Christopher Columbus (aka Xpoferens Columbus) is a cancelled shoot ’em up that was in development by Misawa Entertainment for the Super Famicom / SNES in 1992 / 1993. The game was loosely based on the famous italian explorer, but with a fantasy twist: his ship was able to fly and to shoot energy bullets, to take down huge mammoths, weird sea creatures and ancient dragoons. It seems that Christopher Columbus was almost complete, it was even promoted in a catalog with other Misawa Entertainment’s titles from 1992 / 1993, but in the end the game was never released for unknown reasons.
Chalice is a cancelled shoot ’em up that was in development in 2008 for the Nintendo DS by Santa Cruz Games. The team created a playable prototype, but it seems that they were not able to find a publisher interested in this project, so it had to be canned. Chalice had a graphic style that could somehow remind of REZ for the Dreamcast, but it was played as a 2D side-scroller shooter.
Thanks to SCI for the contribution!
Space Fantasy Zone is a cancelled shoot ’em up planned for the PC-Engine, as a weird mix between the original Fantasy Zone and Space Harrier. The game was in development in 1991 by NEC Avenue, but for some reasons it was never released. A playable version was eventually leaked online so if you are interested to know more about the game, you should be able to easily find it with google.
Thanks to Celine and Guilherme Miranda for the contribution!
Dark Guns is a cancelled shooter / action game that was in development from 1997 to 1999 by a SCEA team (989 Studios?) headed by David Jaffe, planned to be released for the Playstation. The original concept was for a run and gun 3rd person shooter, but it soon evolved into a flying-shooter, in which players would had took the role of a UFO, to destroy real-life cities and abduct humans to use them for alien esperiments. A playable beta was created (as we can see from the photo of the disc, revealed by Jaffe) before they decided to stop the works on the project, because of some development and managment issues.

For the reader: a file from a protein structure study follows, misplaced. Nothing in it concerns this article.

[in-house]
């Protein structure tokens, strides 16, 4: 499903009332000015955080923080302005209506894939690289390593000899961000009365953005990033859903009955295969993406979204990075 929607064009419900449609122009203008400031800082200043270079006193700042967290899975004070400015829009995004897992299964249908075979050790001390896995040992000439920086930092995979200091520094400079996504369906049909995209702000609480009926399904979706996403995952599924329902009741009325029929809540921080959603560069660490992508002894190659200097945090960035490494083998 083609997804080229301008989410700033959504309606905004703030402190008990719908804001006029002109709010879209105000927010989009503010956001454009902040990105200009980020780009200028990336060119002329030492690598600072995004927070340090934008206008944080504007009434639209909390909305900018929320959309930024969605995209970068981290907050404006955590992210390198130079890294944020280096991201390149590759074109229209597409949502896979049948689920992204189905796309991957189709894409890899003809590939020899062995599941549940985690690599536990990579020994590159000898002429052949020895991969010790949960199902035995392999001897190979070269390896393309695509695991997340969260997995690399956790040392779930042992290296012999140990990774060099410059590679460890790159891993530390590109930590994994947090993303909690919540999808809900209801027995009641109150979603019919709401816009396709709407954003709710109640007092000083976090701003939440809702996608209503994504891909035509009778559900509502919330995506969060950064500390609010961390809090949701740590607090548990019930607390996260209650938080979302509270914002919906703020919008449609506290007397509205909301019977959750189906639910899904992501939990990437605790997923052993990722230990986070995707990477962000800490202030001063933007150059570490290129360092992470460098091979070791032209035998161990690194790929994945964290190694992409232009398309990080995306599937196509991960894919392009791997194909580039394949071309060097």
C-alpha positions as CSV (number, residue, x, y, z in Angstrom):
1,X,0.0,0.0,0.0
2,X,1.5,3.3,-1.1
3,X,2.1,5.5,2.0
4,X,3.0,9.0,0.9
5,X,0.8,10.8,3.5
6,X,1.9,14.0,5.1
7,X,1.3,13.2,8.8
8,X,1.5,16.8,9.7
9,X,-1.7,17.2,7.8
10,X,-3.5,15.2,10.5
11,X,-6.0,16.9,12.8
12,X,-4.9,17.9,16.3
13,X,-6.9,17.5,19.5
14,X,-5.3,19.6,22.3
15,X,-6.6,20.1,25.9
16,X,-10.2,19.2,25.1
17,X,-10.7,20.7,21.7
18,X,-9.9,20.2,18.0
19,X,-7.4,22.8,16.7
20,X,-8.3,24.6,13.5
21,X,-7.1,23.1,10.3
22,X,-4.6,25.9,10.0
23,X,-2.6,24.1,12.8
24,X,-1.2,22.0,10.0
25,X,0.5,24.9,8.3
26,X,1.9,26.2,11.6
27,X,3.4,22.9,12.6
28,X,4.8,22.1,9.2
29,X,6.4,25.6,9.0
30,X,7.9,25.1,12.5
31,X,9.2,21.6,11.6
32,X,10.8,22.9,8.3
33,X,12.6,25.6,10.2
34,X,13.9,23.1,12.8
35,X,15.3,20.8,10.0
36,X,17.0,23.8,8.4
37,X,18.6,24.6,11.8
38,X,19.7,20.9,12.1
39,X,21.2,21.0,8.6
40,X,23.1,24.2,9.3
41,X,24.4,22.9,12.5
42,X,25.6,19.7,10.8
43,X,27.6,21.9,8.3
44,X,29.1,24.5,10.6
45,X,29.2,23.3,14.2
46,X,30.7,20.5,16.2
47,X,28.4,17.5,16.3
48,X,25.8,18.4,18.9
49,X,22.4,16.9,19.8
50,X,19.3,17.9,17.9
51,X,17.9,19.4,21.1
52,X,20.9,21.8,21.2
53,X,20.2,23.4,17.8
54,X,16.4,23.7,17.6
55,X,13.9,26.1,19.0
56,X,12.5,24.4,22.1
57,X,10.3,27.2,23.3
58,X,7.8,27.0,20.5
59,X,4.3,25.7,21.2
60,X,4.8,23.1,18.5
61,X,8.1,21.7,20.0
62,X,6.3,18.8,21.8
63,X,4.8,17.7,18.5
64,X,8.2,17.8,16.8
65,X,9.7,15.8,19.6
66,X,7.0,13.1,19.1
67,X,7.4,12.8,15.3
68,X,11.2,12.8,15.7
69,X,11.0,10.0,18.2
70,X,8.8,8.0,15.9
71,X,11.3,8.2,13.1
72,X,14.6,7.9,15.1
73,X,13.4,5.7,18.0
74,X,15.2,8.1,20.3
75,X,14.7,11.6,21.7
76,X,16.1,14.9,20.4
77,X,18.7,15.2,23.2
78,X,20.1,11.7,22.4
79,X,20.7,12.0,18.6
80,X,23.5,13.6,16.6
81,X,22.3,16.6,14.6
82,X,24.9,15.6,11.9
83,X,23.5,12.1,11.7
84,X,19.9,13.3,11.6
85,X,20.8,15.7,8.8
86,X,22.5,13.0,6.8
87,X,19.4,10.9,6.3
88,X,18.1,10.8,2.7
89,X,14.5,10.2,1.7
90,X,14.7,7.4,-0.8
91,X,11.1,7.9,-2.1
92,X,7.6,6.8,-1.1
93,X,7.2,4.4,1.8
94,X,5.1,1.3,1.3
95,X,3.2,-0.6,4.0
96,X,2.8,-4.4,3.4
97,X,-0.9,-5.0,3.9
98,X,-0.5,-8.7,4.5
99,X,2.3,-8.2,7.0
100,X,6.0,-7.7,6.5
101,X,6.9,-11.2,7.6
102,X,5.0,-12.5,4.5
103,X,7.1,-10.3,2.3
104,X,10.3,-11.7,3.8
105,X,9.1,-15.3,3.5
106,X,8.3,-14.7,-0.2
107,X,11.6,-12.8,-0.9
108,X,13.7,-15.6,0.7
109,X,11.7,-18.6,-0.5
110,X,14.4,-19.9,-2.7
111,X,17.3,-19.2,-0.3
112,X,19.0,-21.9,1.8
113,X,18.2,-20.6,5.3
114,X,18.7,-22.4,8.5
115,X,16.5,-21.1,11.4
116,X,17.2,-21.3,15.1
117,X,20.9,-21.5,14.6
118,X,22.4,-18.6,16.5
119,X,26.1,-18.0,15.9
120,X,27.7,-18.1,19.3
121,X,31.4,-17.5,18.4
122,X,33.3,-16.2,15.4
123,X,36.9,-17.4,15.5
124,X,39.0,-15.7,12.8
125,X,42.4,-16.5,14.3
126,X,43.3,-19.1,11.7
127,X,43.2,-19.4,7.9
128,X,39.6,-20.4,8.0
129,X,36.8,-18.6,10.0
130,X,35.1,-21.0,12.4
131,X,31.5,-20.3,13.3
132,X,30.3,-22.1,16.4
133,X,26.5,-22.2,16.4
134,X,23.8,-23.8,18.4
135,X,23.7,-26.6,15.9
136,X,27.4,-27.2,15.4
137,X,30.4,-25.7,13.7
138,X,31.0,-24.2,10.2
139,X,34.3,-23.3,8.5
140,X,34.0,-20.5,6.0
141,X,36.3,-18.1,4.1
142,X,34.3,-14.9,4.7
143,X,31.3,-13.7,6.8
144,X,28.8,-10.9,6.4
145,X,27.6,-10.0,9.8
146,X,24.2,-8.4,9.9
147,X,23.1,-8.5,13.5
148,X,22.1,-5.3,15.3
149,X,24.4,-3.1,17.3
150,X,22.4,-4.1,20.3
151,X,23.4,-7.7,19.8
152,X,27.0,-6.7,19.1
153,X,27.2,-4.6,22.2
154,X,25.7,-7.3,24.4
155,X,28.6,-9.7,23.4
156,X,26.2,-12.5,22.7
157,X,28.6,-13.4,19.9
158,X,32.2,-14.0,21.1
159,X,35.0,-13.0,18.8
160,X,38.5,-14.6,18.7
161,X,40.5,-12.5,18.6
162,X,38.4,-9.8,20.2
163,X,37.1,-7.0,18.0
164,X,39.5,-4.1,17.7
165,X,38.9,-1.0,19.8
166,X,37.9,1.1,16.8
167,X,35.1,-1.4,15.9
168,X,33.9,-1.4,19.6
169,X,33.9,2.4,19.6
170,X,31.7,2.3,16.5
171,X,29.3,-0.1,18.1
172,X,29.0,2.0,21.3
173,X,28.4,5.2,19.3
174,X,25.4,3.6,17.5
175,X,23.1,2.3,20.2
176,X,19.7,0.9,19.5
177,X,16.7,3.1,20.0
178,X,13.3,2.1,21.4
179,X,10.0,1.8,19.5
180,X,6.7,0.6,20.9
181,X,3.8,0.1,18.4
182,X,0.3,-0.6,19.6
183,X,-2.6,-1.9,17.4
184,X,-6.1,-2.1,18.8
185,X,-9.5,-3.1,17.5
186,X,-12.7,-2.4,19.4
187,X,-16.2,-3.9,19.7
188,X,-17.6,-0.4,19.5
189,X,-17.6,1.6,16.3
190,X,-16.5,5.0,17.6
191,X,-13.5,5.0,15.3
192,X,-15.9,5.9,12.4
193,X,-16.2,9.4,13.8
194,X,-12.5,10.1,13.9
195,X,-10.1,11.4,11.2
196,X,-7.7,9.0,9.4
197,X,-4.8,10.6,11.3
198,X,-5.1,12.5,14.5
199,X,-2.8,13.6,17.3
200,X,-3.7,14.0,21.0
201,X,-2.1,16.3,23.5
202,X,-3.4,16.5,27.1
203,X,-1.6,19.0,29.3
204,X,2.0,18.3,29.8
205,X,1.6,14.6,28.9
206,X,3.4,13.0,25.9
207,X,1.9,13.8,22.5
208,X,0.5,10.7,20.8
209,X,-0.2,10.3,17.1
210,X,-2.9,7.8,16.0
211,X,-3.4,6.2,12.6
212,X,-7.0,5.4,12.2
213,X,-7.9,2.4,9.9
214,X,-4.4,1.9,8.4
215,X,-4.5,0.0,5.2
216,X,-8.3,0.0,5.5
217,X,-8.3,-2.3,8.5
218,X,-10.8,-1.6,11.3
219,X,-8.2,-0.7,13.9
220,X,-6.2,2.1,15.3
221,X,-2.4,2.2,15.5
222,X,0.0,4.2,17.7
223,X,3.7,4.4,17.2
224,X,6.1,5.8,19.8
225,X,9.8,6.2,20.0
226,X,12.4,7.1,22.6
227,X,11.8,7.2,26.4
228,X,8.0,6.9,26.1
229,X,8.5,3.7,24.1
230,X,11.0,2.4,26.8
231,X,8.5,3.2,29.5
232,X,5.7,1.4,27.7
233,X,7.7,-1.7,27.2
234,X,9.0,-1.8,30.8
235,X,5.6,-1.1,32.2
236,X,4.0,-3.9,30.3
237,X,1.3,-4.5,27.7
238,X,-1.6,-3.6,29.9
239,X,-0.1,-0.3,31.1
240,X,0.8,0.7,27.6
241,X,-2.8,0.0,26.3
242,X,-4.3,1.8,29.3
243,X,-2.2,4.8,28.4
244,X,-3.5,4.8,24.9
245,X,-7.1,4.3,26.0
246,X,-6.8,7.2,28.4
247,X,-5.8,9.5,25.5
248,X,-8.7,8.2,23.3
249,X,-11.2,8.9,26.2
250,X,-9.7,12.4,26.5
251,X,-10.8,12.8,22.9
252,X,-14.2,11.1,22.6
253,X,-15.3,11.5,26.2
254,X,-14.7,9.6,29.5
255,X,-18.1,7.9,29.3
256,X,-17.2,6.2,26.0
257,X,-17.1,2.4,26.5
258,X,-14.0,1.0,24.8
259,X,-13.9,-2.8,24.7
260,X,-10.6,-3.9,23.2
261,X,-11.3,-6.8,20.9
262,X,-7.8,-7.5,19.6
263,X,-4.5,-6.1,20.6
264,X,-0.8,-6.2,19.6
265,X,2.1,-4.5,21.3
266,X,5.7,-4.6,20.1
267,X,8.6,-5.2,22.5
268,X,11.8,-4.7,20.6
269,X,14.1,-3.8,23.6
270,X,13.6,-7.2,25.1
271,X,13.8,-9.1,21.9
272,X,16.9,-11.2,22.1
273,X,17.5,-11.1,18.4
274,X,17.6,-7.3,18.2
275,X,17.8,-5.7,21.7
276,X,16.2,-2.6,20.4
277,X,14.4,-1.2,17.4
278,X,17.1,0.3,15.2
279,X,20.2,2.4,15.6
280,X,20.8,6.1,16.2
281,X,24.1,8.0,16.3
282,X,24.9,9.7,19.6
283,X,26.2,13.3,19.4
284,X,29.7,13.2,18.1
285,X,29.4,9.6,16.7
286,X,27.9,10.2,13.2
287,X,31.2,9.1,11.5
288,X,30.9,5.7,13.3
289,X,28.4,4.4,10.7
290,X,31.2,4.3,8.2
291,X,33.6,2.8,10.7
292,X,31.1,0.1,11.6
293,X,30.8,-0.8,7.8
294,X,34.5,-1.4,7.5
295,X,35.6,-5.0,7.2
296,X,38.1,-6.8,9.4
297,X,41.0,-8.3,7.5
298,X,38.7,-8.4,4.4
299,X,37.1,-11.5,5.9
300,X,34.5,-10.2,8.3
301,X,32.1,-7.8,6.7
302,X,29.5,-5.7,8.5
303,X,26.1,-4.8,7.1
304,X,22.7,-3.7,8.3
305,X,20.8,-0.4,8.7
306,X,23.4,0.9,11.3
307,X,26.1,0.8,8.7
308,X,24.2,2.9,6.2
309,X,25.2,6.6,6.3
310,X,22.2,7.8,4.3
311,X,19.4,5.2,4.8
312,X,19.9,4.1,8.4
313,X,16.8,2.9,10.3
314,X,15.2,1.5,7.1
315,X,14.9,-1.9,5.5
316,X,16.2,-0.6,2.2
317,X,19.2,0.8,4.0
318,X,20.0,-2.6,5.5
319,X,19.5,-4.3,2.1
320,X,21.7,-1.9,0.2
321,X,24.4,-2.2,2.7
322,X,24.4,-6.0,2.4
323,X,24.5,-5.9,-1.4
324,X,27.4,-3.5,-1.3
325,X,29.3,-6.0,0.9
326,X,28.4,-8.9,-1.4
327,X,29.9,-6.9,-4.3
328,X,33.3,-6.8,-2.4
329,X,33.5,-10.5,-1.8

“I had come off Twisted Metal 2,” Jaffe said. “They gave me a blank check and said, ‘Do whatever you want.’ Anybody who was looking at $2 million–at the time that was a lot of money–to do an overhead shooter…that should have been a red flag. To have a design document that was 300 pages for anything, let alone an overhead shooter, should have been a red flag. And then being told the producer and the designer was the same person and that person was someone who had never produced a game in his life… All three of these things came up during the pitch. A number of people, including myself, should have said, ‘Let’s rethink this.”
“Everything about that game came from negativity, and after four years they pulled the plug,” he continued. “And I’m glad they did. I remember when that game was cancelled I realized, that was a huge opportunity and I blew it. No one gets that opportunity, and I wasted it. So after I did another Twisted Metal game my boss came to me and asked again, ‘What do you want to make next?’ And it was really for me a chance to do it right.”
We can only hope that in the future some Dark Guns screens or videos could be preserved too.
NEC/Hudson unveiled a new hardware board, codenamed IronMan, in mid 1992 that would replace the aging PC-Engine. During the announcement they showed some tech demos and between them there was a polygonal-based flying shooter game that later was known as Super Star Soldier 3D. However NEC didn’t release the new system that year because the PC-Engine was still quite popular in Japan.
Only with the approaching of new rivals like 3DO, Saturn and Playstation NEC decided to release a successor to its popular platform using as the base the old board showed two years before ( it’s still unknown the difference between the original Iron Man and the final PC-FX ), but Super Star Soldier 3D was never finished. The project is of particular interest because PC-FX never had any polygonal-based game.
Scans from Consoles Plus issue 11 and 19, article by Celine